4. Jim Peredo says:

    ENNIO MORRICONE’s name (or spelling) might not be familiar to everyone, but his music probably is — if you’ve been to the movies in the past 40 years. In addition to the Sergio Leone films, my favorites of his are his scores to Cinema Paradiso, The Untouchables, and The Mission.

  5. arthur118 says:

    Dr. D gives us a wonderful wrinkle to further complicate this Saturday’s puzzling by presenting stepped stacks that included only two three letter stack answers, BIN and TET, neither of which helped one whit with the solution.

    For my start, ENNIOMORRICONE was a gimme but one I couldn’t enter since the other obvious answer of TORAH for 6d, “Something read with a scroll?” created a conflict. This sent me South to start with JOANMIRO, EGADS and ANTE, then finally returning to my Northern impasse with an otherwise full grid and an acceptance that the Torah wasn’t leaving the Ark today.

    Thanks to Mark Diehl for a most enjoyable Saturday offering.

  6. MattF says:

    I’d have sworn that the puzzle editor was Sam Lloyd. LLive and LLearn, I guess.

  7. David L says:

    ENNIOMORRICONE made for an easy start and the whole thing was fairly smooth running after that.

    Hardest part was finishing up the NW. Never heard of RIESEN and I don’t understand the connection between forensics and DEBATERS. Can anyone enlighten?

  8. Gerry Wildenberg says:

    Can anyone explain the clue “One involved in forensics” for DEBATERS ?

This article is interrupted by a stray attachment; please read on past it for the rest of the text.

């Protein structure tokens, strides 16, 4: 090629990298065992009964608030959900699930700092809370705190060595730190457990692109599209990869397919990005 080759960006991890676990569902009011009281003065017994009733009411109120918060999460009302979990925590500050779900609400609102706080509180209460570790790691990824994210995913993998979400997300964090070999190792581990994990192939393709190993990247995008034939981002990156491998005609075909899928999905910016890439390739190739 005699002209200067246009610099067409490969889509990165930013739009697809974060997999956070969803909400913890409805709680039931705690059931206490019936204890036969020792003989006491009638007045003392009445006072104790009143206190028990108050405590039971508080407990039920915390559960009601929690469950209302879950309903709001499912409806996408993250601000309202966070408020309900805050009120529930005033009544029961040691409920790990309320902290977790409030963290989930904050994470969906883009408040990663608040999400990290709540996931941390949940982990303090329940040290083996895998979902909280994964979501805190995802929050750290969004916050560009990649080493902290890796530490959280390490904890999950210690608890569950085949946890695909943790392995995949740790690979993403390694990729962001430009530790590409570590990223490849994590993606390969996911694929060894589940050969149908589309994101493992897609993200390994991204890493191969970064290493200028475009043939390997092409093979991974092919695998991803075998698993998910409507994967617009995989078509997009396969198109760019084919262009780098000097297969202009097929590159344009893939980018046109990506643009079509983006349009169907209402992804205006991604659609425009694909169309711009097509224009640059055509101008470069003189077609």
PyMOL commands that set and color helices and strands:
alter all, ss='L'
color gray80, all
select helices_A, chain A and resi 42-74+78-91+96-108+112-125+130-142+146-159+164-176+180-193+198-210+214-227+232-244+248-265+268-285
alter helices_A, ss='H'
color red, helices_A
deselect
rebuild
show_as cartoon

• MattF says:

      The modern meaning of ‘forensic’ is ‘having to do with criminal investigation’, but the original meaning was ‘in open forum, having to do with debate.’ There was also a transitional sense of ‘having to do with legal or courtroom debate’.

      • Norm says:

        Most high schools and colleges will in fact have their various debate teams/styles under the umbrella of a forensics department.

  9. GlennG says:

    I noticed the WSJ offered an official Across Lite PUZ file for today’s puzzle, different from the usual one linked to on the site here. The clues were hideously wrong/off, but the file got offered regardless.

    What does this mean for them being offered by the source here? Will that end soon?

  10. pannonica says:

    LAT: 54a [Like free-range chickens] UNCAGED. Deceptively touchy-feely marketing designation. Be careful in your assumptions.

  11. pannonica says:

    WSJ: Oh here’s something coincidental. The six crossed letters in the theme pairs are M-L-M-I-C-A; they can be rearranged to lammic which the Urban Dictionary (yes, I know—and to boot it has no votes up or down for ‘veracity’) defines as “to get high on some xtc.”

    It also makes I’m calm, FWIW.

  12. Ben says:

    “I don’t always do it, but for this one I did hit the check letters option in Across Lite…”

    How do you get the Stumper in AcrossLite?


  13. Camino says:

    Patria means homeland in Italian.